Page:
When Will the NFL Fully Address Its Concussion Problem?

Indisputable fact: Americans love football. Pretty much every member of every key demographic watches the Super Bowl, even if we’re more concerned with the commercials. But anyone who’s even vaguely familiar with the sport also knows that American football has a big PR problem best summed up in three words: traumatic brain injury.

Is this an old story? Yes–but it’s not going away anytime soon, and eventually the NFL will have to address it to the satisfaction of the public.

The family of former star Junior Seau, who committed suicide in May 2012, filed a wrongful death suit against the league last week. The suit cites Seau’s post-mortem TBI diagnosis and blames the NFL for a perceived lack of oversight in warning players about the negative long-term effects of all those concussions (they’re also suing the company that makes players’ helmets). This is not an isolated case: over the past few years more than 3,800 former players have sued the league in more than 175 independent cases. Is the NFL really to blame for their injuries? We can’t say–but it’s a classic PR conundrum.

Perhaps most importantly, President Obama brought the story back to the nation’s attention right before the Big Game in a recent interview with the rebranded New Republic magazine, saying:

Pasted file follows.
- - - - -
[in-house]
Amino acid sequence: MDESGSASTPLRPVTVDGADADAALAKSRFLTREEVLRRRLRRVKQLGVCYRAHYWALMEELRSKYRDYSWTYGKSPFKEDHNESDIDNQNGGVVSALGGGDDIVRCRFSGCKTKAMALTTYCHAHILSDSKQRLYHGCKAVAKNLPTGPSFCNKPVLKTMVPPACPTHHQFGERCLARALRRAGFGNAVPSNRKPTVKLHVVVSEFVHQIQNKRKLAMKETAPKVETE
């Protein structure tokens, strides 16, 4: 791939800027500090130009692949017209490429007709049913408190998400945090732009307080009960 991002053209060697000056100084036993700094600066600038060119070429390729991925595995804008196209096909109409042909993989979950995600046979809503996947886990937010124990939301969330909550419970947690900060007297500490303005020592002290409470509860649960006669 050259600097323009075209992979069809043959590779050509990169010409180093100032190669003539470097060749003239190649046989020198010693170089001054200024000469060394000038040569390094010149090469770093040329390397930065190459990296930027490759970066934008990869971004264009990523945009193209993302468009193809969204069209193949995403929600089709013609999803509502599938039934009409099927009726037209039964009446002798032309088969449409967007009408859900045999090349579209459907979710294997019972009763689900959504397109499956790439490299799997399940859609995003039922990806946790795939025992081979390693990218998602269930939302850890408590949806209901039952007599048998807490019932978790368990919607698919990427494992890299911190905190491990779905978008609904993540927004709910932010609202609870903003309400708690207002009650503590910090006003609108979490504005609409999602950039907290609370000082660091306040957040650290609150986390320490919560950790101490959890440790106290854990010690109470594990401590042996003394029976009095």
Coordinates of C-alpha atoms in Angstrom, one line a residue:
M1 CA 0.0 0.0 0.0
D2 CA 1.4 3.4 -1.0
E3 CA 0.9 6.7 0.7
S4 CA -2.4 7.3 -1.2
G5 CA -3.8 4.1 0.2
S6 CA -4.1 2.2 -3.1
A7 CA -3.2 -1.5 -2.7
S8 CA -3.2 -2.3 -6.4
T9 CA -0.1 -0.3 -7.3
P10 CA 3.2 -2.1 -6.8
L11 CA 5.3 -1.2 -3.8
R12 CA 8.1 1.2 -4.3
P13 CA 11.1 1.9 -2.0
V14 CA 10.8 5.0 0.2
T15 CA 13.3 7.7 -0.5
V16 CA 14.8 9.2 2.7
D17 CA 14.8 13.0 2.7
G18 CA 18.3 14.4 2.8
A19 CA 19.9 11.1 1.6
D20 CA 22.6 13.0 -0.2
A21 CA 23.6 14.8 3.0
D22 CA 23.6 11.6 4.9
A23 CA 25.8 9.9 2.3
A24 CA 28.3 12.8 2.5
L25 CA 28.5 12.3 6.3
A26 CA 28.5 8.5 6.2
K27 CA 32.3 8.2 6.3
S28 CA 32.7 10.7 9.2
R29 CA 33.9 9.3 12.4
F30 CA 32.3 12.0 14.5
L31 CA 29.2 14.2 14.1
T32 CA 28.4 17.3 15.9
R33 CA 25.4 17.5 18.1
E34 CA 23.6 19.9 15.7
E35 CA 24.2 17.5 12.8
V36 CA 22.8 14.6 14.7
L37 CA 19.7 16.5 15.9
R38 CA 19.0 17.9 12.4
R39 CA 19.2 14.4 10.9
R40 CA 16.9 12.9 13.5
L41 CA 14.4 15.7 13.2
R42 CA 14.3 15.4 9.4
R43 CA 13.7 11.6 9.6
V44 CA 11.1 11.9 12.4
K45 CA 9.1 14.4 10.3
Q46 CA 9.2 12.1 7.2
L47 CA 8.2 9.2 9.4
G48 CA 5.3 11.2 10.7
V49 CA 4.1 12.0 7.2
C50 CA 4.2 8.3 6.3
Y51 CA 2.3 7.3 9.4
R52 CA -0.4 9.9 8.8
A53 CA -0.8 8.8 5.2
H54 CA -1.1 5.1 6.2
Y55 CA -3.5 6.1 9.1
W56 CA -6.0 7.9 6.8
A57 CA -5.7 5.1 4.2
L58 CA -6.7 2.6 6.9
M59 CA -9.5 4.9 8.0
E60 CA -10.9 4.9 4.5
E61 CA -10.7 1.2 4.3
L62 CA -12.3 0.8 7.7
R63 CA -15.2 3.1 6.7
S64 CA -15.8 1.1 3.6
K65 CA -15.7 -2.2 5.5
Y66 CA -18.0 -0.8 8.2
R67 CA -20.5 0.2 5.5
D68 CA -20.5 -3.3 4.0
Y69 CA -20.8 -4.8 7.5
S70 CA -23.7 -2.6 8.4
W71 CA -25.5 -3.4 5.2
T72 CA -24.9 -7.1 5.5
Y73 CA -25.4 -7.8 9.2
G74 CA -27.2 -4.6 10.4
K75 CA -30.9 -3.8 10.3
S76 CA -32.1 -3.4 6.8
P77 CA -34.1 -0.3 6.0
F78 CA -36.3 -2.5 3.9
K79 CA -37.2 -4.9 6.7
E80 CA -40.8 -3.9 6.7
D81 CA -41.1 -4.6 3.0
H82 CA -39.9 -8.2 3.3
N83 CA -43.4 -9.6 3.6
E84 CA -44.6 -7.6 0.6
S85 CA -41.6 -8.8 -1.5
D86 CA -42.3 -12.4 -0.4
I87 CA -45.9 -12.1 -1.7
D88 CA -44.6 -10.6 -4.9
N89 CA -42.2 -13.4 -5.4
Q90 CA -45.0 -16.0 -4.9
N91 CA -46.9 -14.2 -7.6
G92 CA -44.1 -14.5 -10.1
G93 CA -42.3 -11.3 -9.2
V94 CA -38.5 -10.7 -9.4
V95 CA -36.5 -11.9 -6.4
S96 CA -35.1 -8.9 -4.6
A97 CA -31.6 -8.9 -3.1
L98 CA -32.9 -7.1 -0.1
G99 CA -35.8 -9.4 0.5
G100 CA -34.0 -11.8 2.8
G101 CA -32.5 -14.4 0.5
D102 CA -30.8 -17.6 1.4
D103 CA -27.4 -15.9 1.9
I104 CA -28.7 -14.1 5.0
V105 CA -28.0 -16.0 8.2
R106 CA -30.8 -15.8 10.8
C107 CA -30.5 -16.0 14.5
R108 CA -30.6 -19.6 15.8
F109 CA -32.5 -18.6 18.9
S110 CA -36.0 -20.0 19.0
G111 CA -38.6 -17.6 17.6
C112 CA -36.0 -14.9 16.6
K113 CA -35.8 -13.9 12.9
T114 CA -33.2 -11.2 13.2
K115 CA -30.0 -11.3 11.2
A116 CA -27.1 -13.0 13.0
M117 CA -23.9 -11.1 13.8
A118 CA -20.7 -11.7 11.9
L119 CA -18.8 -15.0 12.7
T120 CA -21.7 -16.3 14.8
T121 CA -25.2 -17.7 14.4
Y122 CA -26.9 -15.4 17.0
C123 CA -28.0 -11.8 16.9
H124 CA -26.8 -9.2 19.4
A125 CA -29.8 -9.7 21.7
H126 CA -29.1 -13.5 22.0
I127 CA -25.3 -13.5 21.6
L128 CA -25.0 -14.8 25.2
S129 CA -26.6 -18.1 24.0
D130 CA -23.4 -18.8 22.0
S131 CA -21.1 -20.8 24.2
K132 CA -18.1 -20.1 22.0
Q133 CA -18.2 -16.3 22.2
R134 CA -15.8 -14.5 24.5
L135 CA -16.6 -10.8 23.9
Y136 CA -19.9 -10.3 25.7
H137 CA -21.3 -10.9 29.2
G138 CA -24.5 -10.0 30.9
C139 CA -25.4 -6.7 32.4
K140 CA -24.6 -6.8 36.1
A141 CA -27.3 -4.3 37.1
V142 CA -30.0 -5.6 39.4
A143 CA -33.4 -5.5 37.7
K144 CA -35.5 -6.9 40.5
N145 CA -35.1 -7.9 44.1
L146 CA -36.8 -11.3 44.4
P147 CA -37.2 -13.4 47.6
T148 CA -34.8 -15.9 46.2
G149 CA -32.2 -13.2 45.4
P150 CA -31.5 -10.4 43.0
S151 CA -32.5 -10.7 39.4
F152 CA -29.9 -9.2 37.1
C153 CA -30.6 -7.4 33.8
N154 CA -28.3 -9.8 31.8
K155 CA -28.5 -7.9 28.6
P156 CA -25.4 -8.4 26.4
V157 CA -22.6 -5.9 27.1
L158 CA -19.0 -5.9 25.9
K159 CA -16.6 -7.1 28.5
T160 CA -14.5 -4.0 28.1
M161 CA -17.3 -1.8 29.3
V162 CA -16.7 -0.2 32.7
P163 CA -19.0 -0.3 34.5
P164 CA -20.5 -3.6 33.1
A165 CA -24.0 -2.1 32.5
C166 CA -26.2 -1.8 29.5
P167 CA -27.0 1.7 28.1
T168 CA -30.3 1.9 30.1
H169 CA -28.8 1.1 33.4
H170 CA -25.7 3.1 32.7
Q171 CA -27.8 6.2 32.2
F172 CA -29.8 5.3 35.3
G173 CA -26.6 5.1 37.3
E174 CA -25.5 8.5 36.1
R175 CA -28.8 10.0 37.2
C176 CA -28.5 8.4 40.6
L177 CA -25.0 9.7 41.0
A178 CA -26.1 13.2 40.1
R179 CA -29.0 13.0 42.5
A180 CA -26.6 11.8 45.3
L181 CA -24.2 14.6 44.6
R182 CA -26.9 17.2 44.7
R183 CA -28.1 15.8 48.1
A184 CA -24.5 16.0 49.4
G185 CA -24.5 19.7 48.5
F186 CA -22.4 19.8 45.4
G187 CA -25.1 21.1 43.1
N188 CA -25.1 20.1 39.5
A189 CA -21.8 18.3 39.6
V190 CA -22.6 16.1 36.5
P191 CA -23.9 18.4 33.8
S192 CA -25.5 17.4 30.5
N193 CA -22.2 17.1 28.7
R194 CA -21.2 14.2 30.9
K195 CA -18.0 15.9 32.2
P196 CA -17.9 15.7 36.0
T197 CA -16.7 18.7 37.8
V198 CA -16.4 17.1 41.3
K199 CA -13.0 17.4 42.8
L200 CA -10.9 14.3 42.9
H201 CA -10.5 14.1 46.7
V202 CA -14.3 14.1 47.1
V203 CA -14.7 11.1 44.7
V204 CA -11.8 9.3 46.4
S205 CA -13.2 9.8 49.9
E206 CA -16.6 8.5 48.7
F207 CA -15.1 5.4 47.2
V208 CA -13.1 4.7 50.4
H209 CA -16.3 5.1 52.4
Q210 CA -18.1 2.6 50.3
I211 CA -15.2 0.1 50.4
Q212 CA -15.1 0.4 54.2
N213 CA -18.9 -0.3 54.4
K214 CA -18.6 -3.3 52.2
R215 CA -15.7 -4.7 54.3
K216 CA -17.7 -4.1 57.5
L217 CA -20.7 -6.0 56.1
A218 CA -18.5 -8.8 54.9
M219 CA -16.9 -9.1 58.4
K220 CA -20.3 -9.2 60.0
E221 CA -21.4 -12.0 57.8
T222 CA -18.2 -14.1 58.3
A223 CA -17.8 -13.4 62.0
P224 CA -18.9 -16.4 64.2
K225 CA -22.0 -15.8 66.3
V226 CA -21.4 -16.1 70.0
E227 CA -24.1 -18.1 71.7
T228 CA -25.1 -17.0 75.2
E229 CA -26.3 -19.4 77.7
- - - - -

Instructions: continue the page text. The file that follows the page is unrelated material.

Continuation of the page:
“…if I had a son, I’d have to think long and hard before I let him play football.”

This is a common sentiment!

While Obama clarified his statement by saying that most pro football players are adults who get into the sport with full knowledge of the considerable health risks involved, he also faulted colleges for failing to protect the more vulnerable players and said that fans “who love the sport are going to have to wrestle with the fact that it will probably change gradually to try to reduce some of the violence.”

We can dismiss this topic all we want, but it will continue to come up every season–and as the lawsuits pile up, it will eventually threaten to scare some skittish advertisers away.

How can the NFL address the issue and minimize the prominence of the debate while also retaining the viewers and sponsors that make it such a profitable organization?